by Paul Parker
Mental illness is not “just in your head,” but is caused by multiple factors including physical health, family dynamics, spiritual dissonance, environmental toxins, financial limits, social pressures, and political upheavals.
Palestinian Muslims and Christians living in Gaza have all these stressors: Israel’s invasions and bombing campaigns in 2008/9, 2012 and 2014; daily fear of another bombing; Israel’s 360 degree military blockade; Palestine’s divided government; poverty and unemployment at abnormally high rates—both over 50%; little to no economic development; unpotable water; electricity less than twelve hours per day; without power, untreated sewage flows into the sea; 80% of the beaches polluted endangering coastal fishing; hospitals understaffed and without sufficient medicine or essential equipment; regular fly-overs by Israeli drones and fighter jets; and every week Israeli soldiers shooting nonviolent protestors in Gaza’s Great March of Return.
Unsurprisingly, the Norwegian Refugee Council reports that over two-thirds of Gaza’s school children suffer from psychosocial distress and that more than half have no hope for a different future. Save the Children reports that “children and families in Gaza live in a near-constant state of distress with little hope for an end to their ordeal.” The main sources of distress for adults and children alike are “the constant threat of war and death” and powerlessness to change almost every aspect of their lives.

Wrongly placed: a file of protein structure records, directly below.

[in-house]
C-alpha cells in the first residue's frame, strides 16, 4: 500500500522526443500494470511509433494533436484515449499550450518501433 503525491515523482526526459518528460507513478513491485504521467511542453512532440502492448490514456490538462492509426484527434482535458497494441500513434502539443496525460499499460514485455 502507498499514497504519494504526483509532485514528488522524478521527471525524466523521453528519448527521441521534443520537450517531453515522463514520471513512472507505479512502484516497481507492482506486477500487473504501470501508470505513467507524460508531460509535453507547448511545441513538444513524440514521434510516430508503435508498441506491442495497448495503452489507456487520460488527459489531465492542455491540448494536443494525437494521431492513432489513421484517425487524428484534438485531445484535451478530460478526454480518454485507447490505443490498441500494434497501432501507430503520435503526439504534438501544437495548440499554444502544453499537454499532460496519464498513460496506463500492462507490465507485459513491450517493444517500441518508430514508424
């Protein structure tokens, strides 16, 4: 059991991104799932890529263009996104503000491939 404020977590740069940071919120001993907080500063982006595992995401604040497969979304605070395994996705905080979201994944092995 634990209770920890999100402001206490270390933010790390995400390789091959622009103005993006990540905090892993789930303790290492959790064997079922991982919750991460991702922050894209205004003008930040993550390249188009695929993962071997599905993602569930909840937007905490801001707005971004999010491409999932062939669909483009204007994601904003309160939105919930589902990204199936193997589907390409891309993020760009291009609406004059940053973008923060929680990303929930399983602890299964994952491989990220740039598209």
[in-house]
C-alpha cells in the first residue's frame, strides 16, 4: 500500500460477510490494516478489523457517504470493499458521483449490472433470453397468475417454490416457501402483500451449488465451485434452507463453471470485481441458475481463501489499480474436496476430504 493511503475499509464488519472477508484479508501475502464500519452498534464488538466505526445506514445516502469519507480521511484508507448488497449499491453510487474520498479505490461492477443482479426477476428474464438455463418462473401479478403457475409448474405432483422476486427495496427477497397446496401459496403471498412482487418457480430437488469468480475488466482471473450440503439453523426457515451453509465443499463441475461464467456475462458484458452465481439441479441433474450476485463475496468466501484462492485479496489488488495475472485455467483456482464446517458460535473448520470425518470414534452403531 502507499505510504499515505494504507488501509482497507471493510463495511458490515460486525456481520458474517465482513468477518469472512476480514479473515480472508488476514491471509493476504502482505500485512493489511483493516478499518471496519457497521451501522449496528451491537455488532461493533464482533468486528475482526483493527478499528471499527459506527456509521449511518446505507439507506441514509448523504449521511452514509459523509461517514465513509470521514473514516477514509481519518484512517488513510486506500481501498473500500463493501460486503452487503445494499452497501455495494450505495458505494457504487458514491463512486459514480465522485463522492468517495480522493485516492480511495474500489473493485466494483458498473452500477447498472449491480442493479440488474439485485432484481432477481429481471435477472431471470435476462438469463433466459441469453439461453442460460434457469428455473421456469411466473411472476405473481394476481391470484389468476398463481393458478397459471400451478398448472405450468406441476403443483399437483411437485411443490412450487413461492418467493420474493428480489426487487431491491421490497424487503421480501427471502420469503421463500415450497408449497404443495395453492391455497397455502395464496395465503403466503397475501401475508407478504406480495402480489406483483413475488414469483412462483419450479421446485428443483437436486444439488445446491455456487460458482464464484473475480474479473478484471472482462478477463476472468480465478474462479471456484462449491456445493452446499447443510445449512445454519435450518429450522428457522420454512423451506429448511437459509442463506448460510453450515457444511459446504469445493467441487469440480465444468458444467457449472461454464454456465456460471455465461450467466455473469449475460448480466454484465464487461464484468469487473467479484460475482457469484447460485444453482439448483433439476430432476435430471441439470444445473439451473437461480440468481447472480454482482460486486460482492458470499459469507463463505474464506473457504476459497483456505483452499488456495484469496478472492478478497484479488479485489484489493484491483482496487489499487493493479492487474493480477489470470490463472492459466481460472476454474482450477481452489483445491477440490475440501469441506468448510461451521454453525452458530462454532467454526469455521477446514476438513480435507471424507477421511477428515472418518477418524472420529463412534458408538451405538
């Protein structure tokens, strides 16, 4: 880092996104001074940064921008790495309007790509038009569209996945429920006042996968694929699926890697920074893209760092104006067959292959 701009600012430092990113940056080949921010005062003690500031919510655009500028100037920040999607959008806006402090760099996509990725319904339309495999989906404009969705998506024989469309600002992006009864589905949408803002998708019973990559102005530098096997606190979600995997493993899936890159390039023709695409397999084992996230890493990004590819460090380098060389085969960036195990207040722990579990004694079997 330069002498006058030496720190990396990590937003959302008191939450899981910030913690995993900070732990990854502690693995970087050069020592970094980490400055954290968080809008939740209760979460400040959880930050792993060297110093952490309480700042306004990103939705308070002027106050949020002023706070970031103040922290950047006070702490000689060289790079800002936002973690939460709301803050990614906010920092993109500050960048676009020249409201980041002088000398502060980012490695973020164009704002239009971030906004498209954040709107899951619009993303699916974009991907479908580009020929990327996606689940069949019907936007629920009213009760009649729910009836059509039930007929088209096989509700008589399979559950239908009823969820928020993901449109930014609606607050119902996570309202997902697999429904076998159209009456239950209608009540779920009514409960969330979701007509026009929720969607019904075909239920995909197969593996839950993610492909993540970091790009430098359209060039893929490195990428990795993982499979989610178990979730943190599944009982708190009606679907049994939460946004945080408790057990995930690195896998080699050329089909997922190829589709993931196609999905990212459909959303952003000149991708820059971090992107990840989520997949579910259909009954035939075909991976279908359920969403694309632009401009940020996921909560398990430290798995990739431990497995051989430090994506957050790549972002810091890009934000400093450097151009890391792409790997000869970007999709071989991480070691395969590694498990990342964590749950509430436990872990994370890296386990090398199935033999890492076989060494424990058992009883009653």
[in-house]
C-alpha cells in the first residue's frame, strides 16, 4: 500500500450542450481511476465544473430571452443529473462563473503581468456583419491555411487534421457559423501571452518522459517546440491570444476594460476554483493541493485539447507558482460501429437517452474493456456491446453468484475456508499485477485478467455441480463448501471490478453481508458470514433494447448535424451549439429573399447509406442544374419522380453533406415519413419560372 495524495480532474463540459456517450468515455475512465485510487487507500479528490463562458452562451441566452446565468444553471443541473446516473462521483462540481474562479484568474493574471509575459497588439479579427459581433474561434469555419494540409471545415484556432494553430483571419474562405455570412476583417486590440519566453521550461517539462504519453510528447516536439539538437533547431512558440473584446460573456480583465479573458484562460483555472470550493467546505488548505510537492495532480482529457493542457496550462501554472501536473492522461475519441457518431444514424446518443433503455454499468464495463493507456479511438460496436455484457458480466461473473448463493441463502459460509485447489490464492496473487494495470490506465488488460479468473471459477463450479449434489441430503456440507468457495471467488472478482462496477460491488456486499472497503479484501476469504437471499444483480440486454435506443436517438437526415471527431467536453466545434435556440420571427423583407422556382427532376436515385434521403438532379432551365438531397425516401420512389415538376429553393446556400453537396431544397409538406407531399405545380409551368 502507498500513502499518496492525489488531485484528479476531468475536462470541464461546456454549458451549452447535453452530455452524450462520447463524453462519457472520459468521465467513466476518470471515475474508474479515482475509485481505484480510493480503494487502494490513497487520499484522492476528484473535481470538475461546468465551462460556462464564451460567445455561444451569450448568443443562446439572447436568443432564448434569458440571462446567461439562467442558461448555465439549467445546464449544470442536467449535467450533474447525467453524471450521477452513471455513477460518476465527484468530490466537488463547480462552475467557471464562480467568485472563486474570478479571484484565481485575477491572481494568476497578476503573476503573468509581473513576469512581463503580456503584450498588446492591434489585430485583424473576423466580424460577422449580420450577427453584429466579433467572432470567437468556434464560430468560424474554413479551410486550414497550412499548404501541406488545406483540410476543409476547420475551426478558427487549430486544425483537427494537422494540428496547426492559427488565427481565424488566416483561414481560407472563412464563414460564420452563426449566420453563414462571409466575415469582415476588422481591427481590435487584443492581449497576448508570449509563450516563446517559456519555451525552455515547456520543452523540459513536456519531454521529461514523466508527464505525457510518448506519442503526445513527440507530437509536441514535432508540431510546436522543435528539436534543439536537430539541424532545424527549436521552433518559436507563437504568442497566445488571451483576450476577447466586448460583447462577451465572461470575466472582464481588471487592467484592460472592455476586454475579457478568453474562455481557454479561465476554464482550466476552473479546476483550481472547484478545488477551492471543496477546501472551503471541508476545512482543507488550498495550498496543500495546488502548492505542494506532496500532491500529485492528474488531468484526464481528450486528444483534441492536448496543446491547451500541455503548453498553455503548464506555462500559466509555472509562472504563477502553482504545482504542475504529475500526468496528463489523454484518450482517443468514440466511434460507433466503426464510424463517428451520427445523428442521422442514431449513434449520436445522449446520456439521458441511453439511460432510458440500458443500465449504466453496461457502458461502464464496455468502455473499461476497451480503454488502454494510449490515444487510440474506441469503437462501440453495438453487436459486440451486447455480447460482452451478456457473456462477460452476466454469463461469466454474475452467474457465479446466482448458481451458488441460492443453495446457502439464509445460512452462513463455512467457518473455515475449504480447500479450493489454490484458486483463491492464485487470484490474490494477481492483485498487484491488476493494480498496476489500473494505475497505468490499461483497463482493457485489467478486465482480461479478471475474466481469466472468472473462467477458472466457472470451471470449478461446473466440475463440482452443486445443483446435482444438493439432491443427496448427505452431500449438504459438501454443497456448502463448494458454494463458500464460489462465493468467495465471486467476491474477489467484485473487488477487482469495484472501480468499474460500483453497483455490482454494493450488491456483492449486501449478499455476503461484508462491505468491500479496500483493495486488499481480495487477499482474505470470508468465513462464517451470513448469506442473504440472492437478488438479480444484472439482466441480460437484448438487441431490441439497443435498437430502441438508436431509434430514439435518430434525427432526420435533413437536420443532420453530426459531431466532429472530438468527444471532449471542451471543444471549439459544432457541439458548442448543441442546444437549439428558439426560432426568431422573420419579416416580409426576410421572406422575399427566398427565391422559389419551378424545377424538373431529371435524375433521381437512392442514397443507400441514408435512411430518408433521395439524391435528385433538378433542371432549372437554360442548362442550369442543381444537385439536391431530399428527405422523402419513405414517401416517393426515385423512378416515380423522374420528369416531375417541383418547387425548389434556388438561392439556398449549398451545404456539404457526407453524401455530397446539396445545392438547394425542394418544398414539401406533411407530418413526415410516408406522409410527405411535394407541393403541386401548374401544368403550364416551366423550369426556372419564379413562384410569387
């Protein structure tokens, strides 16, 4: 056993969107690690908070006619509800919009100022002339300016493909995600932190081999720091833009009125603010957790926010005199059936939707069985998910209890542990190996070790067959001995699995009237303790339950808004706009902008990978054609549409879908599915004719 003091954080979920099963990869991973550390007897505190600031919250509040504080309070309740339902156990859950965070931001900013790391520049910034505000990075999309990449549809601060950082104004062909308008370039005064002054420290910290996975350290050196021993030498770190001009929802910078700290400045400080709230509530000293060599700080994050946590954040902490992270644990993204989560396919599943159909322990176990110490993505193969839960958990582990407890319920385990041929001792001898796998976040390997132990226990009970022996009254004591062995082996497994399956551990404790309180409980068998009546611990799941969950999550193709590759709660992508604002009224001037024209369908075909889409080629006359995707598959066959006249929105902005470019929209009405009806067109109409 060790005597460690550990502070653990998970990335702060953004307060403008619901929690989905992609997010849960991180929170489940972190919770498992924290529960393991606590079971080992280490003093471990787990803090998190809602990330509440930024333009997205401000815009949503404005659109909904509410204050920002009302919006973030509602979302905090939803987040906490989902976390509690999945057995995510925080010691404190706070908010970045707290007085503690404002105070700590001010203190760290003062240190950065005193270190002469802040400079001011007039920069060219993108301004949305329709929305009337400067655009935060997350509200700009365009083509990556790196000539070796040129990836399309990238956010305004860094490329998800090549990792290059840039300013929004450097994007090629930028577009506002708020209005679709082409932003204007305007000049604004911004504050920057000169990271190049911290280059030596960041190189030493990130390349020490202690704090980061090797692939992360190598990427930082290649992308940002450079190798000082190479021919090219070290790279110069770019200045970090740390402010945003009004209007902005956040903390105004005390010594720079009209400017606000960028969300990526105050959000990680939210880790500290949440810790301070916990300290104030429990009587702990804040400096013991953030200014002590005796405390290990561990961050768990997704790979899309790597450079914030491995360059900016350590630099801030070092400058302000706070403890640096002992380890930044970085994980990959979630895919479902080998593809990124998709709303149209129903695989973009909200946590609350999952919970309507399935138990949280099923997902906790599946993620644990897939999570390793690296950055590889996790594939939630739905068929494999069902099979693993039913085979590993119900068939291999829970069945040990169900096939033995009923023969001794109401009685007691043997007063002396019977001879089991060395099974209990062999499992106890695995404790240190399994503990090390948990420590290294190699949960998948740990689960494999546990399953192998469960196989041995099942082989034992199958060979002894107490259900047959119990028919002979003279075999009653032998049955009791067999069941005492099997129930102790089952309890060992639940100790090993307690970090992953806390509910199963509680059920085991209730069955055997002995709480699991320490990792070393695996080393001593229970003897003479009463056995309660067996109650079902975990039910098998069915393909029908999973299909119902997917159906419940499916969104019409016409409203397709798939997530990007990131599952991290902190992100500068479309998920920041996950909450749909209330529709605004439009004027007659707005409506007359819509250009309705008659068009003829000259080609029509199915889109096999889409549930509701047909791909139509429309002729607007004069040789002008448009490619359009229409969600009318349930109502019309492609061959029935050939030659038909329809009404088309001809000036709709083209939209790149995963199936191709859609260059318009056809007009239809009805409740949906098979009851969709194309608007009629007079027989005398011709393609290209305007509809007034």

In response to this crisis, Al Najd [“the assistance”] Development Forum (NDF) has begun to provide mental healthcare to hundreds and potentially tens of thousands in Gaza through cutting edge technology and professional therapists. NDF, established in 2007 and a partner with MCC Palestine since 2008, is a community-based organization located in Gaza City that is guided by an elected board of women, men, students, lawyers, nurses, and other professions.
“For Healthy Families” is NDF’s new program that adapts cognitive behavioral therapy (CBT) to a smart phone app which was conceived and developed specifically for the project by NDF volunteer, Khalid Elmassri. Internet-delivered cognitive behavioral therapy (ICBT) has been used in Europe and North America for over twenty years, but smart phone apps for ICBT are new and incredibly promising.
ICBT sessions mirror in-person sessions with the addition of email, texting, and reading material delivered over the internet. By putting all this into a phone app, NDF will be able to reach families and individuals who do not have computers but have phones—and they can receive therapy in the privacy of their own personal spaces.
At the first graduation ceremony for specially trained clinicians, the General Director of NDF, Khalid Abu Sharekh, said that “the MCC funded project will contribute significantly” to mental health in Gaza. This “innovative treatment approach” will focus on persons affected by debilitating anxiety, tension, “on-going trauma and post-traumatic stress.” Professor Mohammed Abu Yousef, Islamic University-Gaza, trained the participating therapists and added, “Treatment will be provided through a mobile [phone] application by which citizens will be able to communicate with psychologists quickly, confidentially, and at very low cost.”
In Gaza, mental health disorders are legion: aggression, depression, suicide, addiction, lethargy, delusions, anxiety disorders, domestic violence, sleeplessness, inability to concentrate, and on and on and on. Even so, the Palestinians of Gaza live positive and productive lives because, as Rifqa Younes Hamalawy says, the “NDF and MCC’s partnership gives hope to the hopeless without which no one can live. We live with hope for a new day.”
To learn more about MCC’s work in Palestine and Israel and to find out how you can get involved, visit our website here.
Paul Parker is Peace Program Coordinator for MCC in Palestine and Israel